Appellate Division Confirms that "Magic Words" Are Not Necessary For Law Against Discrimination Claims
Employment Law Monthly – November 2019
Authored by: Thomas J. Reilly
In the recent case of Mallon v. Hudson Savings Bank, No. A-4438-16T1 (App. Div. July 23, 2019), the Appellate Division reaffirmed the principle that no "magic words" are necessary for an employee to invoke the protections of the New Jersey Law Against Discrimination ("NJLAD").
The plaintiff began working for the defendant bank in 1975. After multiple promotions, she attained the position of First Vice President in 2004. Over the ensuing years, the plaintiff sought further promotions and believed that a "glass ceiling" kept her from rising any higher in the ranks. After an ethics complaint was lodged against her in 2011, the bank's management transferred the plaintiff to the human resources department and reduced her management responsibilities. The plaintiff maintained her title and salary.
After her change in position, the plaintiff sent a memo to several of the bank's executives in which she stated that she considered the change in position to be a "punishment" and a "demotion" made in response to her continuous requests for a promotion. The executives believed the memo did not constitute a valid complaint of discrimination and therefore did not require an investigation. The bank's chief operating officer responded to the letter stating that the plaintiff's claims were "spurious."
Thereafter, the bank discovered further evidence that the plaintiff had engaged in various improper practices. Plaintiff then had a contentious meeting with the bank's head of human resources, at which she was accused of engaging in improper conduct. She, in turn, accused the bank of discriminating against her, and the head of human resources allegedly responded by laughing at the allegation. The bank later fired her, citing multiple violations of its policies. The bank never investigated her complaints of discrimination.
The plaintiff later sued for gender and age discrimination and retaliation under the NJLAD. After a jury trial, the plaintiff was awarded nearly $1 million in damages. The bank appealed on multiple issues. Among the bank's chief arguments was that the plaintiff had not engaged in "protected conduct" under the NJLAD and therefore, could not prevail on her retaliation claim. To prove a claim of retaliation, a plaintiff must establish: (1) he or she engaged in a protected activity known to the employer, such as making a good faith complaint of unlawful discrimination; (2) an adverse employment action; and (3) causation. Carmona v. Resorts Int'l Hotel, Inc., 189 N.J. 354, 372-73 (2007). In essence, the bank argued that the plaintiff's complaints were general claims of unfair treatment rather than actual claims of discrimination and that the claims were contrived in response to the 2011 ethics complaint.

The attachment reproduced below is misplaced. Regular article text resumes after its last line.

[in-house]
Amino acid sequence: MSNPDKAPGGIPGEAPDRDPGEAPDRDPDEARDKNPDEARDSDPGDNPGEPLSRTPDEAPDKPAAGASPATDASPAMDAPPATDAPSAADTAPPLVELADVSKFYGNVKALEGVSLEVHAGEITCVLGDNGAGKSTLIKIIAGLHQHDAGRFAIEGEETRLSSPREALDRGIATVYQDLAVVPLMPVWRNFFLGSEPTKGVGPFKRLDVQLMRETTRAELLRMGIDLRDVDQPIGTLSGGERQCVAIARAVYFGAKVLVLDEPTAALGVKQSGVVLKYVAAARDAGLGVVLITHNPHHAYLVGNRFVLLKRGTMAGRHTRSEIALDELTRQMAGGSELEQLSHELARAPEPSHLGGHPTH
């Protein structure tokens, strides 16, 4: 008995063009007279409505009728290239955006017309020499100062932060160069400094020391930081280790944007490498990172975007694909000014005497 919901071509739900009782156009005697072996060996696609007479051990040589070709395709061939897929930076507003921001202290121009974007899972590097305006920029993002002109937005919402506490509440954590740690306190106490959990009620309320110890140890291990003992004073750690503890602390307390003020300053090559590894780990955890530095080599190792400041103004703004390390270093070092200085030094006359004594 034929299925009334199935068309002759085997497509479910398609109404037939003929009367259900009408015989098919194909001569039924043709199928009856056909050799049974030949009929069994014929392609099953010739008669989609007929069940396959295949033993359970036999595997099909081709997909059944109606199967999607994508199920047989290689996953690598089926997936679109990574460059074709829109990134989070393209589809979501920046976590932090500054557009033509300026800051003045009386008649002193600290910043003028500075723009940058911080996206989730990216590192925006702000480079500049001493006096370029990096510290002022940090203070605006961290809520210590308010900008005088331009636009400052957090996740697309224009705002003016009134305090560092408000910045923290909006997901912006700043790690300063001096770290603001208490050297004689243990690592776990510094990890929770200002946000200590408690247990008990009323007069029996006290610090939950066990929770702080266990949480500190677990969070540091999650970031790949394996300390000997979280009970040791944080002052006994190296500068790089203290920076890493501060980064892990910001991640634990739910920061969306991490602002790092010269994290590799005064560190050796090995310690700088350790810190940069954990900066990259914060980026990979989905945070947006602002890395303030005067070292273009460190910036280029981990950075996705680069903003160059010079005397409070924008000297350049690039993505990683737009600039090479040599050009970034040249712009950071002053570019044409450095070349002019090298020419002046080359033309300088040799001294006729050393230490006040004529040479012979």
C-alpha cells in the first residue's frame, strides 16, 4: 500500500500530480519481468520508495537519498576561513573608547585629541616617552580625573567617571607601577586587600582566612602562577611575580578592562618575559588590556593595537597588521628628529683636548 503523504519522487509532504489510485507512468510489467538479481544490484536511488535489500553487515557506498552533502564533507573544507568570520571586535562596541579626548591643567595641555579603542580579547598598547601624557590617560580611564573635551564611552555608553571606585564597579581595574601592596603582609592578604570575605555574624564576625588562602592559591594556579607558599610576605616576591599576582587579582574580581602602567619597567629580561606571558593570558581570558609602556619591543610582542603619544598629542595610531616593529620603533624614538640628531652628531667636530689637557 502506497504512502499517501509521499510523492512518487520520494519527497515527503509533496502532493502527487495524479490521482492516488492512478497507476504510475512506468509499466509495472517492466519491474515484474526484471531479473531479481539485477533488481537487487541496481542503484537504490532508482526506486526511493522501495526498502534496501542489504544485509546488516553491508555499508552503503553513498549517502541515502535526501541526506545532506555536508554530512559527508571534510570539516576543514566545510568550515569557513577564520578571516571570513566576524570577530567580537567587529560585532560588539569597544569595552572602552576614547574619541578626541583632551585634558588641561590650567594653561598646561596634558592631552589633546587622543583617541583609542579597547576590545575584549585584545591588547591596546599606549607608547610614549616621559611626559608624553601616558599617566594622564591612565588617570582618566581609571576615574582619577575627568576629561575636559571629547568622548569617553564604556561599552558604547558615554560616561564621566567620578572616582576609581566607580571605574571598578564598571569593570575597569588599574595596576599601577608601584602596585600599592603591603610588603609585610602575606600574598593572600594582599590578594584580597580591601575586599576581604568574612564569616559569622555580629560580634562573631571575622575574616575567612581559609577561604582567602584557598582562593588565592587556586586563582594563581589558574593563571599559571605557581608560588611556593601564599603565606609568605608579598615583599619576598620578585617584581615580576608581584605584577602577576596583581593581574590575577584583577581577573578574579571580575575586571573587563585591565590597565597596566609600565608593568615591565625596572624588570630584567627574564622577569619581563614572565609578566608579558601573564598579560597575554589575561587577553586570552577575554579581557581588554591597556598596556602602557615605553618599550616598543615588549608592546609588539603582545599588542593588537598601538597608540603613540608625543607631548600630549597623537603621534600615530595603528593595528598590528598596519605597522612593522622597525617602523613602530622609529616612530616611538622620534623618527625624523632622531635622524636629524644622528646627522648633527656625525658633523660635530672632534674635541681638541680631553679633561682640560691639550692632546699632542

The Appellate Division disagreed, explaining that "there are no magic words for expressing a complaint of discrimination," and that it was clear from the bank executive's conduct and from internal documents that the executives understood her complaints to be complaints of discrimination. In reaching that conclusion, the court noted that "our case law cautions against a narrow reading of the LAD's protections." Moreover, the court determined there was sufficient evidence in the record to uphold the jury's verdict that the plaintiff's complaint was made in good faith and not as a response to the allegations of improper conduct made against her.
This case makes clear that employers must take seriously and investigate an employee's claims of improper treatment, even where the employee in question does not specifically allege -- or the employer does not believe the claim entails -- a form of discrimination, and even where the employee in question has struggled with performance or other issues. The bank here introduced compelling evidence that the plaintiff was a problematic employee with a history of troubling conduct and that any adverse action taken against her was due to that troubling history. However, the jury perhaps was not as easily swayed as it might have been because the bank did not take the plaintiff's complaints seriously, never investigated the complaints, and engaged in a contentious course of conduct with the plaintiff.